A sales contest that focuses on retention rewards employees who have the highest rate of retained customers.
Make sure you clearly define in the contest rules what you’re looking for when it comes to “retention” — is it customers who stay on for more than a year? Do they have to sign a contract renewal? How closely does the sales rep need to remain in contact with long-term customers to be considered eligible for the contest?
It’s entirely up to you and your team how you recognize retention — just make sure you outline the terms explicitly.
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Sales Contest Prize Ideas
The most effective sales contest programs offer a wide range of prizes. Prize offerings should vary in value, frequency, and winners. Here are just a few of our favorite sales contest prize ideas:
- Cash or other monetary rewards
- Company merchandise
- Physical trophies, plaques, or certificates
- Written or verbal recognition
- Paid time off (PTO) or vacation time
- Gift cards
- Electronics or equipment
- Complimentary meals
- Boss for the Day privileges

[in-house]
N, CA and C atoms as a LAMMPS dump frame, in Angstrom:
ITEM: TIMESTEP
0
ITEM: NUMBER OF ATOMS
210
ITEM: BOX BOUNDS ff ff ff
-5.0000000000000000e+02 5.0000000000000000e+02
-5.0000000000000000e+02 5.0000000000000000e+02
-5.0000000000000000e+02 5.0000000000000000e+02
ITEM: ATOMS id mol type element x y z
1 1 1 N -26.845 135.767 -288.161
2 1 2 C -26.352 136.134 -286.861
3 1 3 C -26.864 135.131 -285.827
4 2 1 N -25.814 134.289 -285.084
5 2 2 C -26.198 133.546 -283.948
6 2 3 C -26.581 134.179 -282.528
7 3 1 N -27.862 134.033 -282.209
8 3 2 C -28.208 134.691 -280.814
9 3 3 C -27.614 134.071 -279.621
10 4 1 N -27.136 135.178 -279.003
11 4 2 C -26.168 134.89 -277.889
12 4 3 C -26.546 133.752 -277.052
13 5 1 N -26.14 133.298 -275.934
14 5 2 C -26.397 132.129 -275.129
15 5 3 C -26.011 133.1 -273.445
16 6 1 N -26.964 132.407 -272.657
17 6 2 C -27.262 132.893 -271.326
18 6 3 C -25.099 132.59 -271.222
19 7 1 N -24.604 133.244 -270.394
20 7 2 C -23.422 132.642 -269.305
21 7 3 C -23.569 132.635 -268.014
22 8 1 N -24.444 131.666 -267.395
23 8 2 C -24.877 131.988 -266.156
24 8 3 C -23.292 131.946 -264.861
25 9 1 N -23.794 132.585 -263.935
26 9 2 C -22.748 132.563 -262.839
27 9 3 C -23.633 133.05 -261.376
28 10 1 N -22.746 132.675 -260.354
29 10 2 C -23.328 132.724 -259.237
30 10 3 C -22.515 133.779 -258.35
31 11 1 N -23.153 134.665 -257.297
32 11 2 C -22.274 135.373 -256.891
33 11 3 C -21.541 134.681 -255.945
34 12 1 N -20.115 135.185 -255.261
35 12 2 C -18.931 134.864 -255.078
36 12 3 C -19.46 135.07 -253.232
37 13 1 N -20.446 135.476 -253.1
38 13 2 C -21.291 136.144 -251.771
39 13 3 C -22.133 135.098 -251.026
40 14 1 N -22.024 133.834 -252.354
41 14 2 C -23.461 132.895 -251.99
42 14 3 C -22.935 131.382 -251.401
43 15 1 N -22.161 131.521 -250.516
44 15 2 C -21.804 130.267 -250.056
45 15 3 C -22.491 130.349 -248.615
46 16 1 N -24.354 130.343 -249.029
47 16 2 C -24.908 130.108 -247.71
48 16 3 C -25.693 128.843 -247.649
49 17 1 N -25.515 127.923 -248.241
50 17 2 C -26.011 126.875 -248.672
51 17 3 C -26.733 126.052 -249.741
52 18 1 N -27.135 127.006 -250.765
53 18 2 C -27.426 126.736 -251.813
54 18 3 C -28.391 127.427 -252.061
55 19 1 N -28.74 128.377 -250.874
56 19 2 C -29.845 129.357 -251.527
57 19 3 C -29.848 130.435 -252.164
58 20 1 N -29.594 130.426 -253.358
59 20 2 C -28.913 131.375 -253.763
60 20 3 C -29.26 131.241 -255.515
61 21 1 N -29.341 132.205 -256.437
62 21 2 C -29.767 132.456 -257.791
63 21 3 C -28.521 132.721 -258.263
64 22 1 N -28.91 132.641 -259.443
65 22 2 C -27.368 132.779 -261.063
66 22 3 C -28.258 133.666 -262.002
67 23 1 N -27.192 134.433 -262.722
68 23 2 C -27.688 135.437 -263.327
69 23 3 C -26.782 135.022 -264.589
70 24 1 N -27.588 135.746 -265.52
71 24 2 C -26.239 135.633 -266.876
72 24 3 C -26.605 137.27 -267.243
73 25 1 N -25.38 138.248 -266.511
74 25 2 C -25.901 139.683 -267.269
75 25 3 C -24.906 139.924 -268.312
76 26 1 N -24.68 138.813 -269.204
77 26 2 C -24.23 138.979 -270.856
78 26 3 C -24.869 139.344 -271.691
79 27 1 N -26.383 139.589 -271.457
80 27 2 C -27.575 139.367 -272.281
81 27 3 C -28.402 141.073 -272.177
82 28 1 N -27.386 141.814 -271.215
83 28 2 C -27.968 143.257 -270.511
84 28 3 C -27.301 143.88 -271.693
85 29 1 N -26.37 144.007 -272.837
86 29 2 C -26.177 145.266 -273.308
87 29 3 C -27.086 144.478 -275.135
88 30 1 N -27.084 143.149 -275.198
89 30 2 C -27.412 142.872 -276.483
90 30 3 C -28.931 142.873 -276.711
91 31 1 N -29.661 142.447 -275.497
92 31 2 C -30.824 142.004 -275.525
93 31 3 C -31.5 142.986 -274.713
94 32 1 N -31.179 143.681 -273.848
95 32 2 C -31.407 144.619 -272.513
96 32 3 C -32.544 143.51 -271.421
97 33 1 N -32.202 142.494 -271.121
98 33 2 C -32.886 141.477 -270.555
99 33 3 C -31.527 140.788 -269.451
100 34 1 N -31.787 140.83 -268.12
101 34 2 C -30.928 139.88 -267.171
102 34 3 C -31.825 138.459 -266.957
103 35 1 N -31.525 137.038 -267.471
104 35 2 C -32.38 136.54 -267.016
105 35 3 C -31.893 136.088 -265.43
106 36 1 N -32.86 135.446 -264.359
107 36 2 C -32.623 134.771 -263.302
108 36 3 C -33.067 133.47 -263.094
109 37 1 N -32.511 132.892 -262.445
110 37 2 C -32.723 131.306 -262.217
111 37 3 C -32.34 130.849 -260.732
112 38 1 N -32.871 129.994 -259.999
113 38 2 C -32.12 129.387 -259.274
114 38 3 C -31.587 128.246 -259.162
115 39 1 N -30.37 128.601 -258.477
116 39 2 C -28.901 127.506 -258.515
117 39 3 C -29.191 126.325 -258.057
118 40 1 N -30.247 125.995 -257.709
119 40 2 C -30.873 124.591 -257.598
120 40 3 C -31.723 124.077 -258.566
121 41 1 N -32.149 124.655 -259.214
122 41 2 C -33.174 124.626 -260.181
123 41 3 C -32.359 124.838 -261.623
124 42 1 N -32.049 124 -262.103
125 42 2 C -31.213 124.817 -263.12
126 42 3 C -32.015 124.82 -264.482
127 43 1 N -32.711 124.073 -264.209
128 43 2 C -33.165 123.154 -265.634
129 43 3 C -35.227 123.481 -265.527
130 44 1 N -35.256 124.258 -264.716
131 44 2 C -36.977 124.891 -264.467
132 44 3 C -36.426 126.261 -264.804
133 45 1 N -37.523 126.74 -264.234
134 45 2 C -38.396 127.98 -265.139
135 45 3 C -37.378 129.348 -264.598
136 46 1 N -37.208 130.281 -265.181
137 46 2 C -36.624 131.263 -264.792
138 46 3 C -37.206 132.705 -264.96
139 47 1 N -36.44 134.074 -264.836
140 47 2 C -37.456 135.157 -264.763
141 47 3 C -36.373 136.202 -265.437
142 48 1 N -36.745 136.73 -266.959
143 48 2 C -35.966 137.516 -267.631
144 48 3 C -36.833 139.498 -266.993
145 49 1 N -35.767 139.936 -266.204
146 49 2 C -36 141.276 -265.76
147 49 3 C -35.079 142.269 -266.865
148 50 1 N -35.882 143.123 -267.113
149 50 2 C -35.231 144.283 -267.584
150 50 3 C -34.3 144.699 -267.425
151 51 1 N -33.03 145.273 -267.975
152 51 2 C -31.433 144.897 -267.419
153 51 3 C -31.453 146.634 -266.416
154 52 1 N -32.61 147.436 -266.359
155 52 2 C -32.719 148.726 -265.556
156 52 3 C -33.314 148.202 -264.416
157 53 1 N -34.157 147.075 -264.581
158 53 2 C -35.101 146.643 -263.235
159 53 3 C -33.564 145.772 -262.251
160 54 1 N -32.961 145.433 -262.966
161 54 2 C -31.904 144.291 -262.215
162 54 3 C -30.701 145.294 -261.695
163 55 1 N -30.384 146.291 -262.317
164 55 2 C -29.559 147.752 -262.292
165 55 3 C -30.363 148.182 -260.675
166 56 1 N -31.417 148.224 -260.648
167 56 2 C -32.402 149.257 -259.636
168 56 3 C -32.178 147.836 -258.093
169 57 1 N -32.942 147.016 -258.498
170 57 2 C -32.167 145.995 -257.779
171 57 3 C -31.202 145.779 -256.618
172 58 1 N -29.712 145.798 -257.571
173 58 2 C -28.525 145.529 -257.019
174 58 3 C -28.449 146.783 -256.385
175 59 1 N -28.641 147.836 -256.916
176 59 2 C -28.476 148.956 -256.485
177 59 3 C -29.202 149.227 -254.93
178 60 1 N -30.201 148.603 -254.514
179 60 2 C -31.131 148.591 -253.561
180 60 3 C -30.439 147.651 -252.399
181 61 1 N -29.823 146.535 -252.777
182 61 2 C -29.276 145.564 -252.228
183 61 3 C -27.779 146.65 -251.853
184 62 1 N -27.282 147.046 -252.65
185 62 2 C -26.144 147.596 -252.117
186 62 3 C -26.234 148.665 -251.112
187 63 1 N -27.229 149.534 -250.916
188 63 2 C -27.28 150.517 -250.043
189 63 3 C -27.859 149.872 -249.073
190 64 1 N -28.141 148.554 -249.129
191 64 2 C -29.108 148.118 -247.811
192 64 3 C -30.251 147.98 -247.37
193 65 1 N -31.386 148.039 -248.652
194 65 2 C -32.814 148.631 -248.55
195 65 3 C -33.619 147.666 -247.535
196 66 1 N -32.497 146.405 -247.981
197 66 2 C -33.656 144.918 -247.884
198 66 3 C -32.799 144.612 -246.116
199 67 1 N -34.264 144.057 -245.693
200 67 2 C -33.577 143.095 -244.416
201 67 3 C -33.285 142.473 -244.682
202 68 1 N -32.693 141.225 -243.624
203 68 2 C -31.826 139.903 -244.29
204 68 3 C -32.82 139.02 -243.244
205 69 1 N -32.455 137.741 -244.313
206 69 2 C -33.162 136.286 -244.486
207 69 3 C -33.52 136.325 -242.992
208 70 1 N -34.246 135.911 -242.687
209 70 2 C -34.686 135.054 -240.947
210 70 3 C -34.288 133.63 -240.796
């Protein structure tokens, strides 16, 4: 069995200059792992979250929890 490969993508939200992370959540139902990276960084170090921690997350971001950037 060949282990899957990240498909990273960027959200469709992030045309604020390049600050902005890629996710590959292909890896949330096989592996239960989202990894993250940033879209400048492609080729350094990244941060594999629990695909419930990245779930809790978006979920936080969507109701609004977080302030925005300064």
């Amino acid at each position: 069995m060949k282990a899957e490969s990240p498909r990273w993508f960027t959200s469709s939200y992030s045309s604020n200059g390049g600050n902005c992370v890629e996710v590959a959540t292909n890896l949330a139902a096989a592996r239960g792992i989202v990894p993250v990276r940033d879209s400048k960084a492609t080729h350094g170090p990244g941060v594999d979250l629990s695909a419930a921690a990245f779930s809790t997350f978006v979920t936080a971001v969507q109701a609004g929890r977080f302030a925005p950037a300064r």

- Opportunity to meet and/or dine with members of the C-suite
- Free professional development
- Floating trophy (a trophy that gets passed from winner to winner)
- Winner’s choice
Ultimately, the most effective sales contest prizes are the ones that mean the most to your sales reps. Use anonymous surveys to poll your team about what rewards will be most motivating for them.
How to Run a Sales Contest
Regardless of the types of sales contests you choose to implement with your team, the process for setting one up is more or less the same.
1. Create and Explain the Rules
The sales contest rules — and how well you communicate them — will ultimately determine how successful your program will be.
Rules need to be clear, fair, and explained in full upfront. Be sure to include: